On Tuesday 16 October, the ACT Government released the finalised bus routes for 2019 and, despite 45% of students expressing concerns with the proposed new network in the consultation stage, has removed the number 3 route. According to the ACT Government report on their community consultation, the loss of the number 3 was a key concern for both students and residents of the inner north.  This decision shows a clear disregard for the needs of postgraduate students, who overwhelmingly rely on public transport to run basic errands and are less likely than the general public to have access to a car as an alternative.

This is a decision that particularly affects students with disabilities and mobility issues, students living in self-catered accommodation, financially disadvantaged students who cannot afford a car, international students (who are overwhelmingly postgraduate students), as well as students with safety concerns like female and LGBTIQA+ students who are vulnerable to sexual assault and sexual harassment on campus.

In addition to the considerable safety concerns the elimination of the number 3 bus will impact the day to day lives of students, whose access to basic facilities will be limited. Students who rely on public transport for running basic errands such as grocery shopping or a late-night chemist will have to walk up to a kilometre further to access these basic services.

The lack of accessible transport is a particular issue for students needing to access medical care, especially for those with a disability or chronic illness who need to travel to one of the two major Canberra hospitals, both of which lie on the current number 3 bus route. The ACT Transport Minister Meegan Fitzharris (who is also the Minister for Higher Education) has claimed that accessible transport is vital for enabling social inclusion and community participation. However, accessibility is not solely related to having wheelchair accessible buses; it is about having routes that meet the needs of the community.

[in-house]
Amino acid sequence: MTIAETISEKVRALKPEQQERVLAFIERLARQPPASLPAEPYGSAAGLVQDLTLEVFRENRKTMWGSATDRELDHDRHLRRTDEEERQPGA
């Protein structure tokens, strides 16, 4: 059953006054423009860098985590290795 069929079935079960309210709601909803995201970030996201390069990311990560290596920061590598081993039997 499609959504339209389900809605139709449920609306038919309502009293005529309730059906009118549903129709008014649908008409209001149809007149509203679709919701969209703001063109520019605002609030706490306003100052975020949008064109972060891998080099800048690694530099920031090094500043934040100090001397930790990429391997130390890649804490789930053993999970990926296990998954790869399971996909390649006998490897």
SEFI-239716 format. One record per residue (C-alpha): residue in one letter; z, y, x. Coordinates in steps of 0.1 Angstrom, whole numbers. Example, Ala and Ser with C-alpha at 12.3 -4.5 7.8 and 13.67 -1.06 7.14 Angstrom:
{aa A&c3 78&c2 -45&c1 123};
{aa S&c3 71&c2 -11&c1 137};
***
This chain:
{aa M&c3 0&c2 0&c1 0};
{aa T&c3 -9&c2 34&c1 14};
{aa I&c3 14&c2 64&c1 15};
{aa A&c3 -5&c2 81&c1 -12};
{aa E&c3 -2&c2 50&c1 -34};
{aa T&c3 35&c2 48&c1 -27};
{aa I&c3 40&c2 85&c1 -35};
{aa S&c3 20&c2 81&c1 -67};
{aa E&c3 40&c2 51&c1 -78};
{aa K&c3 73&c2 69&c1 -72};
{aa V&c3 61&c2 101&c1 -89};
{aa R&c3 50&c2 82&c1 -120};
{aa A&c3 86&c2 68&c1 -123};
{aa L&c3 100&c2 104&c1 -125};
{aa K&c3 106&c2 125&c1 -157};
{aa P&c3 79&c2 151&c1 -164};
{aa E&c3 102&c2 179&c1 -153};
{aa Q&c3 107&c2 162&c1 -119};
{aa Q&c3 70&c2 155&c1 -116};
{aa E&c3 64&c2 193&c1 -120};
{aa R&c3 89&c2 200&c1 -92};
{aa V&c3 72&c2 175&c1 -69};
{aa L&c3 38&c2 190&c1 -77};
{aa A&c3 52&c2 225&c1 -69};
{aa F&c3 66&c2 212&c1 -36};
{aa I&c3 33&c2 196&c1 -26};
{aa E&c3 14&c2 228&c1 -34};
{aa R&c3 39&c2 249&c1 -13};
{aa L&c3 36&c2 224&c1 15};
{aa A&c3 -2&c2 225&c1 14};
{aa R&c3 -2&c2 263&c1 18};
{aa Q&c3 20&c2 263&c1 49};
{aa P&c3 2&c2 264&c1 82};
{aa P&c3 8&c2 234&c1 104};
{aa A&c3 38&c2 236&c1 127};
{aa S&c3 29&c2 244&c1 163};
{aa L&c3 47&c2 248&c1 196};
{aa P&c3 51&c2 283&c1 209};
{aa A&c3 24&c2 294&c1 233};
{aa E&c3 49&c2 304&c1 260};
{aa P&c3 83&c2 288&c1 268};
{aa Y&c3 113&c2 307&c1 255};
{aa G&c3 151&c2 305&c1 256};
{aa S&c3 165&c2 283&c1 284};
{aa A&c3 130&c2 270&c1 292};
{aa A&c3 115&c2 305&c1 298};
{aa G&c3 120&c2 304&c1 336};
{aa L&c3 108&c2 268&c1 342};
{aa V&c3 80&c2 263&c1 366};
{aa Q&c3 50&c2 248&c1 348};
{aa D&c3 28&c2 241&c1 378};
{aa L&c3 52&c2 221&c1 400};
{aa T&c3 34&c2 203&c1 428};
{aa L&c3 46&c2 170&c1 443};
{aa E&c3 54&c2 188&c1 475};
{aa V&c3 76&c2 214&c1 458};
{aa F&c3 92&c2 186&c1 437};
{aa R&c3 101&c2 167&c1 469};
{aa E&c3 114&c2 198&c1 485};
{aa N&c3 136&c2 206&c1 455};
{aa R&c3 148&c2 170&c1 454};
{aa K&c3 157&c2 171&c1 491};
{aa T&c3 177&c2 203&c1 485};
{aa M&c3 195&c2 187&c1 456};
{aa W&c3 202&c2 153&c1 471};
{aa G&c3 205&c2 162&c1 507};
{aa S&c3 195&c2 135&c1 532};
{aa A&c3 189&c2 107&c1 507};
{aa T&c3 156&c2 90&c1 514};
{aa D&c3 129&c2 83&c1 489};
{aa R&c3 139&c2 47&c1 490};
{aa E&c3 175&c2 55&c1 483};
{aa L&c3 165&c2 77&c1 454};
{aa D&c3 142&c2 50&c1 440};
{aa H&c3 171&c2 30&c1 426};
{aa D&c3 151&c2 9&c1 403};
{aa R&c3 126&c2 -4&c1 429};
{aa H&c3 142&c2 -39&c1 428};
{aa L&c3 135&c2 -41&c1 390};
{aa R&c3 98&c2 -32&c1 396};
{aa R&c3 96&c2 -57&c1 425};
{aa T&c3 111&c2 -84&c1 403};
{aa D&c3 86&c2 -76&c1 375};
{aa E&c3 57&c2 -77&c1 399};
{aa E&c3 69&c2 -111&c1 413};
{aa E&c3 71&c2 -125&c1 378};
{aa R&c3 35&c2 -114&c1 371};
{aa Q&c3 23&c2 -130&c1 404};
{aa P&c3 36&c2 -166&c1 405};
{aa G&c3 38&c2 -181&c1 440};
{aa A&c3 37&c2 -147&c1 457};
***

There are significant safety concerns with the removal of the number 3 bus route. With the Australian Human Rights Commission report into sexual assault and sexual harassment finding in 2016 that 3.5% of respondents were sexually assaulted on campus (double the national average), and more than a third of respondents were sexually harassed on campus, making the campus less accessible is a blatant disregard of the needs of some of the ACT’s most vulnerable residents. Students residing on campus will no longer have safe, reliable and affordable transport home.

This change will also affect international students who live in the Belconnen and Woden areas, many of whom rely solely on public transportation, in particular the number 3 bus. Route 3 is the only route that currently travels across the campus, and is frequented by many international students. Route 3 not only services those students who live in close proximity to its current service, but is relied upon for transfers by students when they arrive at the city bus station on other routes. The alternative is a half-hour walk from the city bus station to the medical, physics, or Asia and the Pacific departments. International students who reside on campus also rely on the number 3 bus for urgent transportation to hospital, as ambulance services are expensive and can be intimidating.